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On this page: Terra – Tertia – Tertius Julianus – Tertullianus



Socr. p. 581, a.). It is doubtless this Terpsiop who is introduced by Plato as one of the interlocutors in the Theaetetus.

Another person of this name is mentioned by Athenaeus (viii. p. 337) as the first author of a yctffTpoXoyia, giving direction as to the viands from which it was advisable to abstain. A notable im­ promptu verse of his is recorded: ?H xp^l X€^(*}V7)S 3) tyuytiv fy pi] (payeiv, which actually attained to the distinction of a various reading even in anti­ quity. [C. P. M.]

TERRA. [tellus.]

T. TERRASI'DIUS, one of Caesar's officers in Gaul, was sent to the Unelli to obtain com in b. c. 57. (Caes. B. G. iii. 7.)

TERTIA, a female actress, and one of the favourite mistresses of Verres in Sicily. (Cic. Verr. iii. 34, v. 12, 16.)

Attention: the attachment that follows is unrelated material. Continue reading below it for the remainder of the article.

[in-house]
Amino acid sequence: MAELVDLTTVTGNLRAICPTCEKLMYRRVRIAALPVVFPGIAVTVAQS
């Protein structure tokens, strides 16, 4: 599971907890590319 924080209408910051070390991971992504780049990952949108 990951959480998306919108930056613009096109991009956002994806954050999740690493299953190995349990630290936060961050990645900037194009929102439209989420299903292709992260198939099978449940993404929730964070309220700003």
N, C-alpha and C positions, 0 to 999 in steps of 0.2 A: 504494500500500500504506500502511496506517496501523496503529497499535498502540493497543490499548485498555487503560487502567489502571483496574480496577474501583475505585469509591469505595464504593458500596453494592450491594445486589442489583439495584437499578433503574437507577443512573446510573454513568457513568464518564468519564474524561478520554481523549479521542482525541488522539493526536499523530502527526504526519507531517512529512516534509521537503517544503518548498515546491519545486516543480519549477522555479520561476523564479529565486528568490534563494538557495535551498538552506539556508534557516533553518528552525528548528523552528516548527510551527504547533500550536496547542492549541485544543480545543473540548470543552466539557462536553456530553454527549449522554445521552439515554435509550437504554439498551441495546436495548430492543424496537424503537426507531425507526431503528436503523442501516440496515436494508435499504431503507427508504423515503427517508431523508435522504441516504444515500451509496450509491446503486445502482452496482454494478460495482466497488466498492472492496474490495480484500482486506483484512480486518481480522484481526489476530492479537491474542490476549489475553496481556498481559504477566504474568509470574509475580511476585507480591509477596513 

TERTIA or TERTULLA, JUNTA. [Ju-nia, No. 3.]

TERTIA, MirCIA. [MuciA, No. 2.]

TERTIUS JULIANUS. [tettius, No. 3.]

TERTULLIANUS, whose name appears in the best MSS. under the form Q. Septimius Florens Tertullianus^ is the most ancient of the Latin fathers now extant. Notwithstanding the celebrity which he has always enjoyed, our knowledge of his per­sonal history is extremely limited, and is derived almost exclusively from a succinct notice by St. Jerome.

From this we learn that Tertullian was a native of Carthage, the son of a proconsular centurion (an officer who appears to have acted as a sort of aide-de-camp to provincial governors) ; that he flou­rished chiefly during the reigns of Septimius Se-verus and of Caracalla ; that he became a presbyter, and remained orthodox until he had reached the term of middle life, when, in consequence of the envy and ill-treatment which he experienced on the part of the Roman clergy, he went over to the Montanists, and wrote several books in defence of those heretics ; that he lived to a great age, and was the author of many works.